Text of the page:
For industrial and manufacturing companies, air permit management is much more complex than just maintaining compliance, it requires environmental...
The Top Environmental Violations Plaguing Concrete Manufacturers Today
What are the most costly environmental laws for concrete producers to violate? Use EPA enforcement trends to take a proactive approach to sustainability.
Carbon-heavy industries like concrete manufacturing make up 22% of the world’s global emissions. While investors and stakeholders are putting pressure on EHS teams to fulfill environmental goals like “reaching net zero” by a certain rapidly approaching date, there are many challenges that this industry faces when it comes to lowering its impact on climate change. Today we will look at recent environmental enforcement cases, straight from the EPA’s database to figure out which environmental laws concrete manufacturers are actually getting fined or sued for violating and offer some insight into how you can prevent these violations from happening!
The Challenges to Sustainability in Concrete
According to the National Ready Mixed Concrete Association, each pound of concrete releases 0.93 pounds of carbon dioxide. Because concrete combines cement (emissions-heavy product) and aggregate (high water pollution potential), the manufacturing process can be plagued by the risk of violating both air and water quality standards.
On top of this, air and water permits are both increasingly complicated to obtain and maintain compliance with – especially with the ongoing labor crisis that is disproportionately impacting the cement and concrete industry.
Plus, because concrete is such a widely-used material in construction, recently passed bills like the Bipartisan Infrastructure Law, which are meant to boost infrastructure and tackle the climate crisis, also serve to greatly increase demand for the material- driving production, emissions, and opportunities for violations up even higher.
Between the increasingly stringent environmental standards for air and water (two already commonly-violated compliance areas in the concrete industry) and the increased demand for concrete across the world, facilities are already at a disadvantage when it comes to meeting those ambitious sustainability targets.
Proactive Environmental Planning for Concrete Production
It may sometimes feel like you need a crystal ball to predict which environmental policy changes will majorly impact your operations, but fortunately, there are existing trends in EPA enforcement that can serve as a valuable leading indicator for what you should focus your EHS initiatives on. Since 2020, the median cost of EPA penalties charged to concrete manufacturers for violating environmental laws has increased by over 80%.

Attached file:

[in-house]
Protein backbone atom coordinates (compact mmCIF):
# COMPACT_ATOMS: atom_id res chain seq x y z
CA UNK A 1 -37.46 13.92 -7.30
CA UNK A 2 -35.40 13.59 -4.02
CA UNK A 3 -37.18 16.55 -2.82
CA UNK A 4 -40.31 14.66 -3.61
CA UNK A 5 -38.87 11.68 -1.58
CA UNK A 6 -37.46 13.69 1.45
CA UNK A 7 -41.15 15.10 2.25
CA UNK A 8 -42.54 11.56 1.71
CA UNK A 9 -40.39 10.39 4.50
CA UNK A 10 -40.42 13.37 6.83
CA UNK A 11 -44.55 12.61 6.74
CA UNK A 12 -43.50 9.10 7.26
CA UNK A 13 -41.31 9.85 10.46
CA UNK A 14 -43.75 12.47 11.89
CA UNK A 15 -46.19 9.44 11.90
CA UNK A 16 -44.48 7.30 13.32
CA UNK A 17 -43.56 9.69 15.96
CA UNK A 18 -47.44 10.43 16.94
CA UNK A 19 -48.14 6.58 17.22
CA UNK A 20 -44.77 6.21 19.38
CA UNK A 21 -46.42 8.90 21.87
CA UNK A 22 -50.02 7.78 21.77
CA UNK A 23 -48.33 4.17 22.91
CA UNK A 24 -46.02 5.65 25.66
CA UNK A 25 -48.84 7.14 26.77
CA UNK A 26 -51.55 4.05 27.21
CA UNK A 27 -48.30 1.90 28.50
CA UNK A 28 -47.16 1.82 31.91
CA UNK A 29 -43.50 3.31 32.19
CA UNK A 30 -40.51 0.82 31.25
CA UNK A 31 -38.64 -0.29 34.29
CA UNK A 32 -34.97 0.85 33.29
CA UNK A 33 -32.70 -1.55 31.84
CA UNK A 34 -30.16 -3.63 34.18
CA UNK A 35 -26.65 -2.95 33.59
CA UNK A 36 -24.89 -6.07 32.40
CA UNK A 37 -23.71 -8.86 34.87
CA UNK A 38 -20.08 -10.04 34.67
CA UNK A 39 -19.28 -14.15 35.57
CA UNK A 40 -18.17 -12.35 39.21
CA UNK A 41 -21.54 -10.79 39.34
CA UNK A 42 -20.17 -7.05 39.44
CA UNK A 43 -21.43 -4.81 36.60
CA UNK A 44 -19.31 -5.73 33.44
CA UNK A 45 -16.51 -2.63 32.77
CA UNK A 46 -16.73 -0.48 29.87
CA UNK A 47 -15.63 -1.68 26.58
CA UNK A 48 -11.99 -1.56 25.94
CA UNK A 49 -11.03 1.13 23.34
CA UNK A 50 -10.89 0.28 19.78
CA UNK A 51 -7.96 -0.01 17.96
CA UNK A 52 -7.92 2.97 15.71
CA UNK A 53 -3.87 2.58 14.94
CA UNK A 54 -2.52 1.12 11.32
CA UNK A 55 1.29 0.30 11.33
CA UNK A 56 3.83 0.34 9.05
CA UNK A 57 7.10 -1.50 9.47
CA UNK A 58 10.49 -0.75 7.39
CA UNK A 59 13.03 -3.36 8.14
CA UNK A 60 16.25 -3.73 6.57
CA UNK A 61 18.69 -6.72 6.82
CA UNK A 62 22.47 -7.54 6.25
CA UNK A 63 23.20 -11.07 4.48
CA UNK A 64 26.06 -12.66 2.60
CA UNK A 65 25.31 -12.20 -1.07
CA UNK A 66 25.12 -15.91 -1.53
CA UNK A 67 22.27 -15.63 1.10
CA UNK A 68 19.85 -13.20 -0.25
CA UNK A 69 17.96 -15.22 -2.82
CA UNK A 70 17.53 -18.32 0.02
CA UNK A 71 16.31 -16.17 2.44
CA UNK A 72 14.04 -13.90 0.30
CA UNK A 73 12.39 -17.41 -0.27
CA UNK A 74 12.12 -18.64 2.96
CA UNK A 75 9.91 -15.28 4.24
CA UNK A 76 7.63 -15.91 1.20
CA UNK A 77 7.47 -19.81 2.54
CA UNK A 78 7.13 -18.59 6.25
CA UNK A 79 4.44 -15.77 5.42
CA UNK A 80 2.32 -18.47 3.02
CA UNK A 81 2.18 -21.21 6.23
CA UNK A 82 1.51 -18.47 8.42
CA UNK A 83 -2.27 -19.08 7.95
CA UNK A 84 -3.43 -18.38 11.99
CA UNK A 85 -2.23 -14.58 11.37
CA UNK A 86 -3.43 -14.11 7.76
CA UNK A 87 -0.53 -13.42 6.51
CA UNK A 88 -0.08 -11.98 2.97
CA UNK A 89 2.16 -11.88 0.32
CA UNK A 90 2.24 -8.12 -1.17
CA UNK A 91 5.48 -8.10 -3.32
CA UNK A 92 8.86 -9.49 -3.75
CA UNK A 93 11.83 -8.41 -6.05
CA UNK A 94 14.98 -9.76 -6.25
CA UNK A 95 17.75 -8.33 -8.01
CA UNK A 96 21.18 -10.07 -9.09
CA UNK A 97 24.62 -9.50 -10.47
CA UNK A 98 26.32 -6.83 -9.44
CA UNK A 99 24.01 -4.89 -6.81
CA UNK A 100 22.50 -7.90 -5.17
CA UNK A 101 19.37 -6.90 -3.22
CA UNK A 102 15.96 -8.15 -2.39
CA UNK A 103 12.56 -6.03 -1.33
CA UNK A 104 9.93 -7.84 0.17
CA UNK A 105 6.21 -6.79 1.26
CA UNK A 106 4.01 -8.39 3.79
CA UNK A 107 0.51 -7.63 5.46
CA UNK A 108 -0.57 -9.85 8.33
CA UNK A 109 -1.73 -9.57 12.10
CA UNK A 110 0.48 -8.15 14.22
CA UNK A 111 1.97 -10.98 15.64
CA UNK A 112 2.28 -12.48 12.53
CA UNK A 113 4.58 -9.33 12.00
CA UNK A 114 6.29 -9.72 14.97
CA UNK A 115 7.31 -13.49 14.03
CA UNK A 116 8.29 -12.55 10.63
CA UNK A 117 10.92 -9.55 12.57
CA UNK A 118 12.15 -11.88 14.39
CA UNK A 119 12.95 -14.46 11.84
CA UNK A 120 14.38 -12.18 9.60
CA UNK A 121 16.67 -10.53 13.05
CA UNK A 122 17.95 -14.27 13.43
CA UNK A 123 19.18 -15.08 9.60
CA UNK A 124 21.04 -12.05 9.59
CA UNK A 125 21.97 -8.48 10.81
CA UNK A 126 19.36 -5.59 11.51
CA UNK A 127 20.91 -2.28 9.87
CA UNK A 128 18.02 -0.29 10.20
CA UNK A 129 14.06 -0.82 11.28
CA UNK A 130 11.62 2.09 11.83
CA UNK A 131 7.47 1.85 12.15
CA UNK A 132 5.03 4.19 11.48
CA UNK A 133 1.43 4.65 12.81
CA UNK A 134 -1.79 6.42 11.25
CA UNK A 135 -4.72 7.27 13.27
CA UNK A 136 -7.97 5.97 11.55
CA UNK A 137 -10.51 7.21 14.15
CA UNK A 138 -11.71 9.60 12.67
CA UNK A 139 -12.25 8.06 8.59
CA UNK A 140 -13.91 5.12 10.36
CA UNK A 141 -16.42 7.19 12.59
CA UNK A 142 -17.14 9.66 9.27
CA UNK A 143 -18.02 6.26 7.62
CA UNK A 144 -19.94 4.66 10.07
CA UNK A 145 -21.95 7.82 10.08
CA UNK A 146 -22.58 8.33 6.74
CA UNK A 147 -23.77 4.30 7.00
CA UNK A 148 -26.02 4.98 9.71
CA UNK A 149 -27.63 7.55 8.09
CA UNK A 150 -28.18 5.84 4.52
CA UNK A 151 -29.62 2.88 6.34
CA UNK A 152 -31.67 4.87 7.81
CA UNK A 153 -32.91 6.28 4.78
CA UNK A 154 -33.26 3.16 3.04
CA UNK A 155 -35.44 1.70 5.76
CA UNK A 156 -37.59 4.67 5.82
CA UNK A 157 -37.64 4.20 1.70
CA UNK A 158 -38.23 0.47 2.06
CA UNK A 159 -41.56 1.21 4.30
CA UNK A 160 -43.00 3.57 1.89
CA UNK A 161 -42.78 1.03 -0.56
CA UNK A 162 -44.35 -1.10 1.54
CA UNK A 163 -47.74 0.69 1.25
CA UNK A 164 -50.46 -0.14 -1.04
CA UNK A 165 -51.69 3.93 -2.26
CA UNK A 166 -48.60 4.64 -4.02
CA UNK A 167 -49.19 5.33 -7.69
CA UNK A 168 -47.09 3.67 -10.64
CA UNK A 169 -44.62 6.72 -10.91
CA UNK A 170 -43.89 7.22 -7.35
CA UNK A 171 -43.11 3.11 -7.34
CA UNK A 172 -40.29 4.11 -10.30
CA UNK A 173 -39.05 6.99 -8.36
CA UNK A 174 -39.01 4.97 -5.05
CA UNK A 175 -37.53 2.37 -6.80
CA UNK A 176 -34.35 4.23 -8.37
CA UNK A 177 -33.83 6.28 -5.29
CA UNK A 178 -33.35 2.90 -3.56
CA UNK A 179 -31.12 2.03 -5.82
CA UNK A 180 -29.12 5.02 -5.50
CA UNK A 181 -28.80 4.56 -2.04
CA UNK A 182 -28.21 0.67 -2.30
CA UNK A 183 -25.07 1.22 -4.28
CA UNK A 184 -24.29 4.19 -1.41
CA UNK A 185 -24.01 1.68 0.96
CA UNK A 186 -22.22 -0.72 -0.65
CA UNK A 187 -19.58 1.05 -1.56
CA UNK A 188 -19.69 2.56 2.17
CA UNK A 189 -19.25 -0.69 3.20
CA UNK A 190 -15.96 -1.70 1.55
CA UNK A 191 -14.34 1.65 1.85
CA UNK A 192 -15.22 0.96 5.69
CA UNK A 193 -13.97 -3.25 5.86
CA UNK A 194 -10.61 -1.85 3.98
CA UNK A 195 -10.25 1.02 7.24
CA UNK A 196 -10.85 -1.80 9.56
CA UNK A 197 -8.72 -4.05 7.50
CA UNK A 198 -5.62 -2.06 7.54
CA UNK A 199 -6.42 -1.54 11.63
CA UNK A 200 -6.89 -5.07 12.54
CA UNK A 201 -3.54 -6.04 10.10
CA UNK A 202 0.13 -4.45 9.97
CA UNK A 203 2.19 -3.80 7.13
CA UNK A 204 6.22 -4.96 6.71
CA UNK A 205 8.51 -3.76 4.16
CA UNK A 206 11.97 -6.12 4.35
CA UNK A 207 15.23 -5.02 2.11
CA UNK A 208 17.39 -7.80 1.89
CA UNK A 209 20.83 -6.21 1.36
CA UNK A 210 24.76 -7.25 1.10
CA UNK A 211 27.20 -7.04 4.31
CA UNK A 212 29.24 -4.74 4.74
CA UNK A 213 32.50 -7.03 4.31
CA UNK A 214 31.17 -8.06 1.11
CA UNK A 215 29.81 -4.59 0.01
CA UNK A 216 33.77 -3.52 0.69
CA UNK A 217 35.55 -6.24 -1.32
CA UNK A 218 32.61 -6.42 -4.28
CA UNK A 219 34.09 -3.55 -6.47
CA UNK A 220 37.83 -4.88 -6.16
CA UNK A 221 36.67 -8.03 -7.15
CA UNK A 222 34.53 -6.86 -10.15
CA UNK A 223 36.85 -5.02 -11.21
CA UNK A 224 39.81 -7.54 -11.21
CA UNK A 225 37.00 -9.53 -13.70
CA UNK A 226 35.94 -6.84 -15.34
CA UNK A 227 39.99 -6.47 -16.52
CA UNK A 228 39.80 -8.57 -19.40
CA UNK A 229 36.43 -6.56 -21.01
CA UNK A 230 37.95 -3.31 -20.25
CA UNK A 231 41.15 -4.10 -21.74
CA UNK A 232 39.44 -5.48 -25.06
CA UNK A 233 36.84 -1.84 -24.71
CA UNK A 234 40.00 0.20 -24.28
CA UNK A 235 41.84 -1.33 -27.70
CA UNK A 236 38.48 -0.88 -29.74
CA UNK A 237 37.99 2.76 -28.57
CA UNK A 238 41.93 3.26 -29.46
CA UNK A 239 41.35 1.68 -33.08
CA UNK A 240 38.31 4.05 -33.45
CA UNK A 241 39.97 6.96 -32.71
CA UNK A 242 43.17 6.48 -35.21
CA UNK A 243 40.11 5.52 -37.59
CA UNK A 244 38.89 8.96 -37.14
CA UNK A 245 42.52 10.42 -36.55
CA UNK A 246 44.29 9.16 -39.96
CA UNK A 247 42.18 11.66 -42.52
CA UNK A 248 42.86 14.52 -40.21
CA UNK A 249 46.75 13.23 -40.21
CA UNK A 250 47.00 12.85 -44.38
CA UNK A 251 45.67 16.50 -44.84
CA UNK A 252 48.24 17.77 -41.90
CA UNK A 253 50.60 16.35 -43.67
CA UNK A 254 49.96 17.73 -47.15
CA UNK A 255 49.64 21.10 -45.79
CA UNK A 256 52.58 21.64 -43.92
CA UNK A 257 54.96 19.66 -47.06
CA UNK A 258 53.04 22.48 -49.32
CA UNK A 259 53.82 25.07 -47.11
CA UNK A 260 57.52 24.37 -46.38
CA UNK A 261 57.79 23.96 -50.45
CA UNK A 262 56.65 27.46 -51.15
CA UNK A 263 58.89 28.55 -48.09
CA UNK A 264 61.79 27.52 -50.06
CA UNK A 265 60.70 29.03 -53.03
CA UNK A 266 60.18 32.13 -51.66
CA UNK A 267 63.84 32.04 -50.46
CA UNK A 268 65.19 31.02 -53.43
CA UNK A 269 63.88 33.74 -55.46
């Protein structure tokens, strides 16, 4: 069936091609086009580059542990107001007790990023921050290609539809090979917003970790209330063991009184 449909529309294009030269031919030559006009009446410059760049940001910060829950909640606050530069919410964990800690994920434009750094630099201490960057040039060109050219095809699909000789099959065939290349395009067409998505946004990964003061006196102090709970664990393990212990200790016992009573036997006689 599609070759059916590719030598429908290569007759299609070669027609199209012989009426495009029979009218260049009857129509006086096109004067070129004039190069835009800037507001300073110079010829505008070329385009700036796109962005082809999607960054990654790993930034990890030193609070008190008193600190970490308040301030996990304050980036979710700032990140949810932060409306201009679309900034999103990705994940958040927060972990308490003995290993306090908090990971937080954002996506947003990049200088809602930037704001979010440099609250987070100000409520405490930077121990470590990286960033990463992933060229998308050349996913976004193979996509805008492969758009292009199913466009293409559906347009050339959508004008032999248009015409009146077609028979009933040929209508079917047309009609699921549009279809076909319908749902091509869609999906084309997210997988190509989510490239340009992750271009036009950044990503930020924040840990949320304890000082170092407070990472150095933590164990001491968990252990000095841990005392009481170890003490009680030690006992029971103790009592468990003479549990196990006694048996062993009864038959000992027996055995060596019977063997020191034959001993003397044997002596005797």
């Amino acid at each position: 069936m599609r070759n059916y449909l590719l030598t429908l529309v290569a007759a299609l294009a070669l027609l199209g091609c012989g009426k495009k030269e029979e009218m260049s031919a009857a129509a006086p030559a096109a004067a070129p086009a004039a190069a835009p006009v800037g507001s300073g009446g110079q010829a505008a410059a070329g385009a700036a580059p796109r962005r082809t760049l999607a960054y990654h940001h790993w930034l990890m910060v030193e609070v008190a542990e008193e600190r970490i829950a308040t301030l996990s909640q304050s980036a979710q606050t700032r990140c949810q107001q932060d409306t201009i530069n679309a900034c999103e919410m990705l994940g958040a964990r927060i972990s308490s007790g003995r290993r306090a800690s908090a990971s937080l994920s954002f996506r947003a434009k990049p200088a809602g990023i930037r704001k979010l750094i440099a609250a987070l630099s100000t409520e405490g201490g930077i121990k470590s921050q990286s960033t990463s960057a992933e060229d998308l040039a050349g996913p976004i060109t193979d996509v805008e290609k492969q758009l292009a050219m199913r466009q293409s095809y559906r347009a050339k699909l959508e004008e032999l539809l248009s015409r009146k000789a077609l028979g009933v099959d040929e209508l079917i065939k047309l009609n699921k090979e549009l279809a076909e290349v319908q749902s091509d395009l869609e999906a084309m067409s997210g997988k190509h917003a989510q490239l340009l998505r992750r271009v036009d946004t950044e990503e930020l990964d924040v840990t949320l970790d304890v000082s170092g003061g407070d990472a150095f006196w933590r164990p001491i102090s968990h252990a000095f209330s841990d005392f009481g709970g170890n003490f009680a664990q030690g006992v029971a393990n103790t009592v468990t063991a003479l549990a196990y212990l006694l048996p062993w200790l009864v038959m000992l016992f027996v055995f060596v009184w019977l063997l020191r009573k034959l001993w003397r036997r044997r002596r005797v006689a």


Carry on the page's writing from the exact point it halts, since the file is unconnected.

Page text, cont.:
When also considering the additional costs associated with violations (cleanup costs, process/equipment changes, etc.), the most common and costly enforcement actions often come from Clean Air Act and Clean Water Act violations.
Best Practices from EHS Leaders
Having worked with many environmental experts passionate about proactivity, we’ve put together a few top tips from leaders within the industry to educate and inspire those trying to pave the way toward sustainability in their own companies.
"There’s never a single perfect inspection, and we need to utilize that to create a better environment for ourselves and a track record. Whether it be a slip, trip, fall hazard, a cord on the floor to something larger, something needs to be identified from every single inspection.”
Robert Mcgehee, Director of Environment and Land at Holcim US
"Over the years, air permitting has become much more complicated. The time it takes to complete them and the time it takes for them to process them has really increased. It's like 50-70% of what I do on a daily basis. What we do to mitigate this is digitize everything. We've only submitted things digitally in the past couple of years and it saves so much time."
Kacy Vance, Environmental Manager at CalPortland
"As GHG and carbon emissions have continued to grow, stakeholders have a high focus on carbon neutrality – in part, they are responding to the call for us as a carbon-intensive industry to achieve neutrality, but it's also an attempt at being proactive and doing things that we have the ability to do on our own rather than waiting for them to be dictated upon us. Carbon capture is going to become a bigger part of our cement businesses as we try to achieve carbon neutrality by 2050."
David Perkins, VP of Gov. Affairs and Comm. at Lehigh Hanson